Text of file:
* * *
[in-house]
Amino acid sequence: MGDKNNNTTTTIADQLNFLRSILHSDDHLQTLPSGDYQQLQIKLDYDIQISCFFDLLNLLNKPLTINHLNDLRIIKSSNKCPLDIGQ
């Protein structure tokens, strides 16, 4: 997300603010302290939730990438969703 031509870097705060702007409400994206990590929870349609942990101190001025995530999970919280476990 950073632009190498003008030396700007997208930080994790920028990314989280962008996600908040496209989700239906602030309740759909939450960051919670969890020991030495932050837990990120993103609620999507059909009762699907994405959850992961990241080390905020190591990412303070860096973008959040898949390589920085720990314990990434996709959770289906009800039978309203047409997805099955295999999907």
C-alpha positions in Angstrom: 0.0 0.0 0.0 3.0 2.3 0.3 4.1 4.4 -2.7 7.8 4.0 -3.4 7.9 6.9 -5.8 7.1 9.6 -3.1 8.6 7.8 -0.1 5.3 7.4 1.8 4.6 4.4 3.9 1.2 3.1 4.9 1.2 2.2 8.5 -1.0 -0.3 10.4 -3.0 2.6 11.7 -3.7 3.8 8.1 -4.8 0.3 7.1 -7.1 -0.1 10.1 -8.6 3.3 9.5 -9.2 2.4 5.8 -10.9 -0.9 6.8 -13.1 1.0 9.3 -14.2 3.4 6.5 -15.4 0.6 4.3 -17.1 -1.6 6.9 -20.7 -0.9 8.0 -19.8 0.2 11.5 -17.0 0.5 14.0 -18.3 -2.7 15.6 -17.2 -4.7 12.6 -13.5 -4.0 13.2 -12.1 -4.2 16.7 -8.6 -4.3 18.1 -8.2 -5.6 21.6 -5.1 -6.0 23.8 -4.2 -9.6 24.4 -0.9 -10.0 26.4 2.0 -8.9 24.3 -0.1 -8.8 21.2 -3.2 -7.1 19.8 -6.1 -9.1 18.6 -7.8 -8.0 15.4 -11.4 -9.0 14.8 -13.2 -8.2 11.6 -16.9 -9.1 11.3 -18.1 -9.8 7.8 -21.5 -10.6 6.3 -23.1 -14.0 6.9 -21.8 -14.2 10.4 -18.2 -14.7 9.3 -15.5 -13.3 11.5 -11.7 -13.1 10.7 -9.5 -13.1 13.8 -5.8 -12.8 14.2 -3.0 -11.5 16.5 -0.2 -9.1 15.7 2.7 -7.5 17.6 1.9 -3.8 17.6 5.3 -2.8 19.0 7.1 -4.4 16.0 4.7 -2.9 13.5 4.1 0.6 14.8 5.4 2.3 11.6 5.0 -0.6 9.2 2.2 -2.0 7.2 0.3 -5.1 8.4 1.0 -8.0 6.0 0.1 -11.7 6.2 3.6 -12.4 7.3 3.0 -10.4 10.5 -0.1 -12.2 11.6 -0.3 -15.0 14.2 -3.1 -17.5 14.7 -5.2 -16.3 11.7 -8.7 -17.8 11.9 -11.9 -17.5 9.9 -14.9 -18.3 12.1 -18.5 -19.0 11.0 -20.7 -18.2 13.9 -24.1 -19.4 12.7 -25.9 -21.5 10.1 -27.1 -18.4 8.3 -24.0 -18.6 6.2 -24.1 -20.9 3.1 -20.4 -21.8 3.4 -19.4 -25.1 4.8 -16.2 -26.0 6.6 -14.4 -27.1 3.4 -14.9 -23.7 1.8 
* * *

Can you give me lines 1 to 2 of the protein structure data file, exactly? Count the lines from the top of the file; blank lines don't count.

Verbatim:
[in-house]
Amino acid sequence: MGDKNNNTTTTIADQLNFLRSILHSDDHLQTLPSGDYQQLQIKLDYDIQISCFFDLLNLLNKPLTINHLNDLRIIKSSNKCPLDIGQ